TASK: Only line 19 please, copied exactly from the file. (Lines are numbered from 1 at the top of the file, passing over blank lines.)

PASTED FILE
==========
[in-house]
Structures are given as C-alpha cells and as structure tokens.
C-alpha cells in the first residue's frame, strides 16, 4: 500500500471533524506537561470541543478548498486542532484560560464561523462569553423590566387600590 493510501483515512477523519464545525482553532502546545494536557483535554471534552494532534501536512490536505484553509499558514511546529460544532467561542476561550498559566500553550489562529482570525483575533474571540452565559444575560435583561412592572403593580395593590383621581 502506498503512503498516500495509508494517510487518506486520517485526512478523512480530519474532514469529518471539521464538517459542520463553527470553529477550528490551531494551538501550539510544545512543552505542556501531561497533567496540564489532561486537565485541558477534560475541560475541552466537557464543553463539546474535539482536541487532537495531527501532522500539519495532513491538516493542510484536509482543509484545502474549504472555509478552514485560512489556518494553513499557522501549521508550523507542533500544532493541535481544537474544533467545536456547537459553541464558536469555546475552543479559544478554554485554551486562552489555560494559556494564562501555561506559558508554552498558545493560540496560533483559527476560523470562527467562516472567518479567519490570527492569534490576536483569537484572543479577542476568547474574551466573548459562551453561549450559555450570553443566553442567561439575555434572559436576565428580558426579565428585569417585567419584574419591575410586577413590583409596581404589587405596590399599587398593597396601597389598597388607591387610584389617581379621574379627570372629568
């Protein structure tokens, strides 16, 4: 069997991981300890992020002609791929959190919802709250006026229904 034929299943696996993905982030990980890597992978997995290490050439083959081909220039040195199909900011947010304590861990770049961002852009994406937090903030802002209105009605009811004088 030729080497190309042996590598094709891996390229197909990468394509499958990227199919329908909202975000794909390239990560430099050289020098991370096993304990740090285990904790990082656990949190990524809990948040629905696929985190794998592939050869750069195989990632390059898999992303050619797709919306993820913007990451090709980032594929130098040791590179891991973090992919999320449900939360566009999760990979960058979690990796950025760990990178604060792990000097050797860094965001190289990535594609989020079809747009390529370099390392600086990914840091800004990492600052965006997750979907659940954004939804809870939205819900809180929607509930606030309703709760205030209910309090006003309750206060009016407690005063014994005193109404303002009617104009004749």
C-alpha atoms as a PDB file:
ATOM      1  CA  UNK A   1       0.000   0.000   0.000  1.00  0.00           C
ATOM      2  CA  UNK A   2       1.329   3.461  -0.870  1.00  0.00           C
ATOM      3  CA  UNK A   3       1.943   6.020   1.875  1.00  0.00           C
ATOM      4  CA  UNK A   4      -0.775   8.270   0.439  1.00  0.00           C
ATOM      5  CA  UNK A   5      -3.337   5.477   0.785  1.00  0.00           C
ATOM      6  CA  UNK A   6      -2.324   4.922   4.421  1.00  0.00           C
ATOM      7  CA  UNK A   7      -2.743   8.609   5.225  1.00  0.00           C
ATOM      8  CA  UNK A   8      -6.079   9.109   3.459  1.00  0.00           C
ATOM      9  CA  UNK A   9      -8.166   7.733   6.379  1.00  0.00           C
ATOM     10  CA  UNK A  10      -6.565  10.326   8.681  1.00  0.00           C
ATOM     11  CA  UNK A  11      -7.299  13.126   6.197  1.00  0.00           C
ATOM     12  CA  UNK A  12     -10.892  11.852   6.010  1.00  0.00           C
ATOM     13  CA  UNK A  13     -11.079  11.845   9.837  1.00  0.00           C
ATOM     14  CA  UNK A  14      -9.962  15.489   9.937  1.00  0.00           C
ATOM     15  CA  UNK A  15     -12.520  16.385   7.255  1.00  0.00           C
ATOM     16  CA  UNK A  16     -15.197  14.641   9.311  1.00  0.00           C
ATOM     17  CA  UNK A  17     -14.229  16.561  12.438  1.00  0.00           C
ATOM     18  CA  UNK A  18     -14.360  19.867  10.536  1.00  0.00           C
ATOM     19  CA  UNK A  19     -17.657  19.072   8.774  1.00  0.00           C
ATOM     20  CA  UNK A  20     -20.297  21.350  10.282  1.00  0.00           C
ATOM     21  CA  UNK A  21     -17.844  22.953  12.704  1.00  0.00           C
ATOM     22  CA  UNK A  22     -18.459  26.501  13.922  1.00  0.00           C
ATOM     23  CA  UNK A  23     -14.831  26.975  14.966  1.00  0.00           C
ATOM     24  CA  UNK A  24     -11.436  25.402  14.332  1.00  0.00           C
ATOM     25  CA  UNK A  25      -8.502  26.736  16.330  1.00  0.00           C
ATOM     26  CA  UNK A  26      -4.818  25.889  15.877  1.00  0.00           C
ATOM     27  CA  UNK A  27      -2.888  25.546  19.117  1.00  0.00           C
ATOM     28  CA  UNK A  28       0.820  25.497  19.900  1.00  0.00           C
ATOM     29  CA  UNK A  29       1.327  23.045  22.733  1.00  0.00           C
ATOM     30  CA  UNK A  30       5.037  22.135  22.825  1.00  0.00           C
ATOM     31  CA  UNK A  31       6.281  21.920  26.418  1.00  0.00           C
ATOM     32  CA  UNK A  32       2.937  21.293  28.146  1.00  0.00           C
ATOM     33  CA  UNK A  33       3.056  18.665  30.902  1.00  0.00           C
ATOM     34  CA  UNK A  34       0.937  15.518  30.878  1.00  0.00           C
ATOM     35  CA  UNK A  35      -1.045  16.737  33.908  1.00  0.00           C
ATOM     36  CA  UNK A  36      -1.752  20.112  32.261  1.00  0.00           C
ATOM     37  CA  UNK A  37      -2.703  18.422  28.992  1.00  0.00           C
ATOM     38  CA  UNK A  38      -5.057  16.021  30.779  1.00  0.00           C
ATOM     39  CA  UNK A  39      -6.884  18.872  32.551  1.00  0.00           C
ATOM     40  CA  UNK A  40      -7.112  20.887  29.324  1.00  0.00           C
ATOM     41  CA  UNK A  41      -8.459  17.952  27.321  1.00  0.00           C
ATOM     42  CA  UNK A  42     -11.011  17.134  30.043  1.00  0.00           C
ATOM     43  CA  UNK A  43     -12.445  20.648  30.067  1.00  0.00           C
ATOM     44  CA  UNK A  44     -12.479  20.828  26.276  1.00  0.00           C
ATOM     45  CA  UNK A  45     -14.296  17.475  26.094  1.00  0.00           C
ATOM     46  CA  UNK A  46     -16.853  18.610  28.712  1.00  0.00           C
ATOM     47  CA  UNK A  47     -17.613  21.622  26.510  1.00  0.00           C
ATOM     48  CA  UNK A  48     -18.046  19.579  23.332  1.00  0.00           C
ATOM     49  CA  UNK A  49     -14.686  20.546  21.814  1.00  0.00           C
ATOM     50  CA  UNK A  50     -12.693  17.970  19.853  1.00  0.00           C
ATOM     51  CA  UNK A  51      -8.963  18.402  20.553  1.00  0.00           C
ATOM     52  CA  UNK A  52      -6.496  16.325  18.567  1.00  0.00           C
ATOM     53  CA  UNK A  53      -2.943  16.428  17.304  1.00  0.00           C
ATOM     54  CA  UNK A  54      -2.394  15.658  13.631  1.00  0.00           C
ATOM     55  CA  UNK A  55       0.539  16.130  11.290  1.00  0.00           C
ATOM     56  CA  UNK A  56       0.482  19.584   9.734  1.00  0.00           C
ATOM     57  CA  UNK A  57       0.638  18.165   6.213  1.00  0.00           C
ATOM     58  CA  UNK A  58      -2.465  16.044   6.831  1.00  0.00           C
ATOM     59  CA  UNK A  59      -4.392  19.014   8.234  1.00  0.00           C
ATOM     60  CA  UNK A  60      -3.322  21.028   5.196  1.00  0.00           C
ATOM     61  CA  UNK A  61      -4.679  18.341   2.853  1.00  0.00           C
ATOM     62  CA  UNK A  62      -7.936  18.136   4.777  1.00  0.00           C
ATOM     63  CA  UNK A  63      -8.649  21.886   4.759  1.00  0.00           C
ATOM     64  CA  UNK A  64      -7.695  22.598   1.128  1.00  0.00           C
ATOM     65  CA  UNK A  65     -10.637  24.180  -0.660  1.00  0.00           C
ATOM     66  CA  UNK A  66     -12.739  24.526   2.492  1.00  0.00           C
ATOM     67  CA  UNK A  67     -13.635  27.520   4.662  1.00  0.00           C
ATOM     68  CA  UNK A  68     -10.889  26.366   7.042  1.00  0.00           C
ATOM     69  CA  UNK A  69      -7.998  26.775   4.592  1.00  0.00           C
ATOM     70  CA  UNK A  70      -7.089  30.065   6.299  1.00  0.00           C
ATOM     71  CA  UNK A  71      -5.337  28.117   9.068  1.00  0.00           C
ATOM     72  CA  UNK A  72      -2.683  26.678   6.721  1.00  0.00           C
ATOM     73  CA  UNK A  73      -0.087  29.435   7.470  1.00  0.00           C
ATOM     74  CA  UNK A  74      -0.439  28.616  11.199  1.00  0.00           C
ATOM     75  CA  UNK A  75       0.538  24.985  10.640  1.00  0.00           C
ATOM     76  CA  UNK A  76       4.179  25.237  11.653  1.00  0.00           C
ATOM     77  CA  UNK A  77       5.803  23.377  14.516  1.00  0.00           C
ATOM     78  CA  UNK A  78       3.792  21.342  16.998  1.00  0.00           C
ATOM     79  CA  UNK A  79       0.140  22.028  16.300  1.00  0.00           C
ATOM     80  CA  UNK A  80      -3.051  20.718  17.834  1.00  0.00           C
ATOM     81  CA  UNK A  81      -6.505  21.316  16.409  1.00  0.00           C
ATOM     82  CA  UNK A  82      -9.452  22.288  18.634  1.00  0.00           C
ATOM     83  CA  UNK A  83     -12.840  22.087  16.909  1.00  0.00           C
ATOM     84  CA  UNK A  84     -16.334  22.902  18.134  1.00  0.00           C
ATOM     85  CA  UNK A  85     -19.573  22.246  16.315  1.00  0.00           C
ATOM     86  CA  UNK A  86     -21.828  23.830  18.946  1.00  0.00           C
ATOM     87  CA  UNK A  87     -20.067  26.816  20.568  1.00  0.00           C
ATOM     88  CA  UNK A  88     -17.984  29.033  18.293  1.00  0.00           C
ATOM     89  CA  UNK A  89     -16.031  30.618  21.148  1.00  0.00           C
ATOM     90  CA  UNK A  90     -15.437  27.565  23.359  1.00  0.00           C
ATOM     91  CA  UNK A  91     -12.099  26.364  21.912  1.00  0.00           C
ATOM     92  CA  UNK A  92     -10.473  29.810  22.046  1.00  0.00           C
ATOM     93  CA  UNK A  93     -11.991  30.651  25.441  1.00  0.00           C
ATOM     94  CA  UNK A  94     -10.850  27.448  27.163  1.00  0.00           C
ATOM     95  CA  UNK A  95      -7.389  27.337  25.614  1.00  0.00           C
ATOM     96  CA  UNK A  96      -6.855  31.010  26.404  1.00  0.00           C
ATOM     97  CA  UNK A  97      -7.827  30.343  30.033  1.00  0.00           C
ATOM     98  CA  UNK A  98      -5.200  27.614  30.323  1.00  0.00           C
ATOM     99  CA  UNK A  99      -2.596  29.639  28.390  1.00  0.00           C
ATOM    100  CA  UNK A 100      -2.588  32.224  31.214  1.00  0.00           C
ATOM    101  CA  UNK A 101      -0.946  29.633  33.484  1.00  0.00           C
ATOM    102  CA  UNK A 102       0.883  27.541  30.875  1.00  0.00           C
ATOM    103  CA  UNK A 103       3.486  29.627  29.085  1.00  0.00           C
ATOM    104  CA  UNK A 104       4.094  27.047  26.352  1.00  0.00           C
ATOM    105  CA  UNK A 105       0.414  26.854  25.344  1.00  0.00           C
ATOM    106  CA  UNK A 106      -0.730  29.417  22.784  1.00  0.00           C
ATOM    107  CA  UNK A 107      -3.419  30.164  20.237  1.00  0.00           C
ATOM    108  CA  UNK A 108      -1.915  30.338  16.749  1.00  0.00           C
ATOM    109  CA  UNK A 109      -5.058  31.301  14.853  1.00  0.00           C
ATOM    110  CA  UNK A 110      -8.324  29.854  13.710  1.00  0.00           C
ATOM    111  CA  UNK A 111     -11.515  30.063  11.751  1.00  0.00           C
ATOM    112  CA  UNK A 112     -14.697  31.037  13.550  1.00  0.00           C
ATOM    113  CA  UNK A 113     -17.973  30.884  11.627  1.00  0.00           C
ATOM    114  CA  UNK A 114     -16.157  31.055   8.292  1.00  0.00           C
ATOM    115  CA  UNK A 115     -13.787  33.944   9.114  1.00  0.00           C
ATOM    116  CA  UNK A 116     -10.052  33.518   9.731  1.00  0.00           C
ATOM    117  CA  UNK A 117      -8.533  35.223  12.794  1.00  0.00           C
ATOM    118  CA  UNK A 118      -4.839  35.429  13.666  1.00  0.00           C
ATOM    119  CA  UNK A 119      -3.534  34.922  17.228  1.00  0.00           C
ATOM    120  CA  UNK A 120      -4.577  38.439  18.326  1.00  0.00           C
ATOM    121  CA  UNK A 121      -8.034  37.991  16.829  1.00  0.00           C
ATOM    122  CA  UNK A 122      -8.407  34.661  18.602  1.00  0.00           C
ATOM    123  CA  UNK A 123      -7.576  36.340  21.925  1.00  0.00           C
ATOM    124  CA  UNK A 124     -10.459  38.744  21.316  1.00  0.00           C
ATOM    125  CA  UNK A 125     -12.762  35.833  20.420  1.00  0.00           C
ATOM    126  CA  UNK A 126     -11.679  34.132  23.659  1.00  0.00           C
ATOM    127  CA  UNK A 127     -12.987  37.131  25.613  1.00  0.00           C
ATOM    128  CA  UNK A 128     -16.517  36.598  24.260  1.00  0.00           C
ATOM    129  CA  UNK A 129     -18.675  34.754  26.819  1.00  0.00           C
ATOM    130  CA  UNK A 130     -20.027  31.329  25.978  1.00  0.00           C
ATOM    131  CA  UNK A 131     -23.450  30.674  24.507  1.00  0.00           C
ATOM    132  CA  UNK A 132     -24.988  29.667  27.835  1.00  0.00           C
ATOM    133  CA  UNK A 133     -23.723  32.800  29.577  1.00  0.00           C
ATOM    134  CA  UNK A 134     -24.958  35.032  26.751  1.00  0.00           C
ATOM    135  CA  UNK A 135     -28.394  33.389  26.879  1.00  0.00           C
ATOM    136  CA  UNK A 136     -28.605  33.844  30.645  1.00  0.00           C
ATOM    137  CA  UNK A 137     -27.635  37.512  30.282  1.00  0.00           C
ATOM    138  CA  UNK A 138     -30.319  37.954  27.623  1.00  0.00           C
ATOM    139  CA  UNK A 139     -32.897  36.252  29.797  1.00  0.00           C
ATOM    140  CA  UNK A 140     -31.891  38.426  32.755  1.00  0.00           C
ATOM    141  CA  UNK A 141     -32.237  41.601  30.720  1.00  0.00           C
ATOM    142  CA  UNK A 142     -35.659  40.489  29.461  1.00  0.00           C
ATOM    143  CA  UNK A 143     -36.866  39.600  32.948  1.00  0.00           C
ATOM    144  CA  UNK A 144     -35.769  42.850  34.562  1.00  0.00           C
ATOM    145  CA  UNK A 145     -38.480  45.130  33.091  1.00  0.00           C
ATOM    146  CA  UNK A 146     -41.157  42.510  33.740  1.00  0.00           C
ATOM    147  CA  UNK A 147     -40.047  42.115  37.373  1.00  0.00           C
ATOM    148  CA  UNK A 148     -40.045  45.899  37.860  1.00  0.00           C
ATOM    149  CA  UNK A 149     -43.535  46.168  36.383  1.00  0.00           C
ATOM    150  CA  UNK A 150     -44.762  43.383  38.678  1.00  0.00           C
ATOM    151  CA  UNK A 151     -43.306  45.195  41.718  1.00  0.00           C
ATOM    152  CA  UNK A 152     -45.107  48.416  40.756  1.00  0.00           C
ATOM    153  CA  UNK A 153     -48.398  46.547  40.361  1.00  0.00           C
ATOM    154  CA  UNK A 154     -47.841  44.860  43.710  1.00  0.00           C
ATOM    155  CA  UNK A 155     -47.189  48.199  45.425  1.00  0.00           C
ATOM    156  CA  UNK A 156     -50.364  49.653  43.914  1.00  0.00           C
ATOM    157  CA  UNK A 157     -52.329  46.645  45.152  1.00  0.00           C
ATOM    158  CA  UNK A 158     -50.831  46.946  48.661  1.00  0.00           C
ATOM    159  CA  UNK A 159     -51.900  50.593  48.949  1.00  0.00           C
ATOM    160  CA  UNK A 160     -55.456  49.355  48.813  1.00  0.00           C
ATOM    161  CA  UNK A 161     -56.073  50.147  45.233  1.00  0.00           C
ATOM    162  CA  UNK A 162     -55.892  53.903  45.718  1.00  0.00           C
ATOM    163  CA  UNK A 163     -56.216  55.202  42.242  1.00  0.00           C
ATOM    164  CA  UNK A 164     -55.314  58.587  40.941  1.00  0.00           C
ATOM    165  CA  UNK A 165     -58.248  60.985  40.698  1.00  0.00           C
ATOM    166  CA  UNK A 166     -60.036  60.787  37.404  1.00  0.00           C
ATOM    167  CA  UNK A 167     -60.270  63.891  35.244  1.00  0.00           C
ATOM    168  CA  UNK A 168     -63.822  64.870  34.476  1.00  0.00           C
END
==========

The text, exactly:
ATOM     14  CA  UNK A  14      -9.962  15.489   9.937  1.00  0.00           C